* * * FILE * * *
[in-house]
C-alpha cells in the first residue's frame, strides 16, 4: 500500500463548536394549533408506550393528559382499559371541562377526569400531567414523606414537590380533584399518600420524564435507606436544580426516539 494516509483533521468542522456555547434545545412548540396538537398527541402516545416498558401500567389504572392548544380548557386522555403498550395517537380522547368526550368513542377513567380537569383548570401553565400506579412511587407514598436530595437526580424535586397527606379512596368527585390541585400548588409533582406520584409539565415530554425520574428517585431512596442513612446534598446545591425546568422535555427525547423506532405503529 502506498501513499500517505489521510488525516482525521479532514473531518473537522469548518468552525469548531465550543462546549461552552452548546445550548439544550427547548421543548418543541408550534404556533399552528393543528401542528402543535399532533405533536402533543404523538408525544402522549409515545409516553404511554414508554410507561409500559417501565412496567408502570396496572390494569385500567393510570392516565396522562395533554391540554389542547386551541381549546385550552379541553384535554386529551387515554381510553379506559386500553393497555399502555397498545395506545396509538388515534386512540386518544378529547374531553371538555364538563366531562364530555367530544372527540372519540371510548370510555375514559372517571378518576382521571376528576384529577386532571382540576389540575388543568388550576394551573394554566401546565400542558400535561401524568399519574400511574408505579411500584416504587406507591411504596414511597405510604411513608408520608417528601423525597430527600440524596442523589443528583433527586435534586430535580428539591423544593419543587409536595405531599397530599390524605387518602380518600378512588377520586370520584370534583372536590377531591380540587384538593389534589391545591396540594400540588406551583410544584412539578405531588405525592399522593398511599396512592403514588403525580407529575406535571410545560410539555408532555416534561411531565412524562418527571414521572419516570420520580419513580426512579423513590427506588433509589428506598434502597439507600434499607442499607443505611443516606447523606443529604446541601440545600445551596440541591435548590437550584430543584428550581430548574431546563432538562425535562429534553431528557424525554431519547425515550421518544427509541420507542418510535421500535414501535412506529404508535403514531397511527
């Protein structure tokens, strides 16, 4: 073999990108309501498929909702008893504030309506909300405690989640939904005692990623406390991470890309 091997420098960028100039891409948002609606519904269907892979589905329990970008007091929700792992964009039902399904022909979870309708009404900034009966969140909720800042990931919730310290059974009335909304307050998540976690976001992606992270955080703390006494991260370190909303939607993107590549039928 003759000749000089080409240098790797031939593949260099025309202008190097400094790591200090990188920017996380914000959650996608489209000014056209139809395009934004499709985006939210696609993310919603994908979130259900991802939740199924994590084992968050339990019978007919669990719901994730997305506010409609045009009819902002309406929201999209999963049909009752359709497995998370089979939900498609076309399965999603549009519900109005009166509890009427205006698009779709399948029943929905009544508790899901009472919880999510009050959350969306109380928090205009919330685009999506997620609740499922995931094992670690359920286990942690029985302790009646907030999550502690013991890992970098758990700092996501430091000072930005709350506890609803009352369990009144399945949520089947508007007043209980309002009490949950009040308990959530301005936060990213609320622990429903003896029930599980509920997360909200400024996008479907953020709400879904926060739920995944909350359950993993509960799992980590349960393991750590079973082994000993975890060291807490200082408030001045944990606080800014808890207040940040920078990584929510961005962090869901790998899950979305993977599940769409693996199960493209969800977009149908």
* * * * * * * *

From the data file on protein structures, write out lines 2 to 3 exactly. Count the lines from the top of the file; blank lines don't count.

C-alpha cells in the first residue's frame, strides 16, 4: 500500500463548536394549533408506550393528559382499559371541562377526569400531567414523606414537590380533584399518600420524564435507606436544580426516539 494516509483533521468542522456555547434545545412548540396538537398527541402516545416498558401500567389504572392548544380548557386522555403498550395517537380522547368526550368513542377513567380537569383548570401553565400506579412511587407514598436530595437526580424535586397527606379512596368527585390541585400548588409533582406520584409539565415530554425520574428517585431512596442513612446534598446545591425546568422535555427525547423506532405503529 502506498501513499500517505489521510488525516482525521479532514473531518473537522469548518468552525469548531465550543462546549461552552452548546445550548439544550427547548421543548418543541408550534404556533399552528393543528401542528402543535399532533405533536402533543404523538408525544402522549409515545409516553404511554414508554410507561409500559417501565412496567408502570396496572390494569385500567393510570392516565396522562395533554391540554389542547386551541381549546385550552379541553384535554386529551387515554381510553379506559386500553393497555399502555397498545395506545396509538388515534386512540386518544378529547374531553371538555364538563366531562364530555367530544372527540372519540371510548370510555375514559372517571378518576382521571376528576384529577386532571382540576389540575388543568388550576394551573394554566401546565400542558400535561401524568399519574400511574408505579411500584416504587406507591411504596414511597405510604411513608408520608417528601423525597430527600440524596442523589443528583433527586435534586430535580428539591423544593419543587409536595405531599397530599390524605387518602380518600378512588377520586370520584370534583372536590377531591380540587384538593389534589391545591396540594400540588406551583410544584412539578405531588405525592399522593398511599396512592403514588403525580407529575406535571410545560410539555408532555416534561411531565412524562418527571414521572419516570420520580419513580426512579423513590427506588433509589428506598434502597439507600434499607442499607443505611443516606447523606443529604446541601440545600445551596440541591435548590437550584430543584428550581430548574431546563432538562425535562429534553431528557424525554431519547425515550421518544427509541420507542418510535421500535414501535412506529404508535403514531397511527
């Protein structure tokens, strides 16, 4: 073999990108309501498929909702008893504030309506909300405690989640939904005692990623406390991470890309 091997420098960028100039891409948002609606519904269907892979589905329990970008007091929700792992964009039902399904022909979870309708009404900034009966969140909720800042990931919730310290059974009335909304307050998540976690976001992606992270955080703390006494991260370190909303939607993107590549039928 003759000749000089080409240098790797031939593949260099025309202008190097400094790591200090990188920017996380914000959650996608489209000014056209139809395009934004499709985006939210696609993310919603994908979130259900991802939740199924994590084992968050339990019978007919669990719901994730997305506010409609045009009819902002309406929201999209999963049909009752359709497995998370089979939900498609076309399965999603549009519900109005009166509890009427205006698009779709399948029943929905009544508790899901009472919880999510009050959350969306109380928090205009919330685009999506997620609740499922995931094992670690359920286990942690029985302790009646907030999550502690013991890992970098758990700092996501430091000072930005709350506890609803009352369990009144399945949520089947508007007043209980309002009490949950009040308990959530301005936060990213609320622990429903003896029930599980509920997360909200400024996008479907953020709400879904926060739920995944909350359950993993509960799992980590349960393991750590079973082994000993975890060291807490200082408030001045944990606080800014808890207040940040920078990584929510961005962090869901790998899950979305993977599940769409693996199960493209969800977009149908």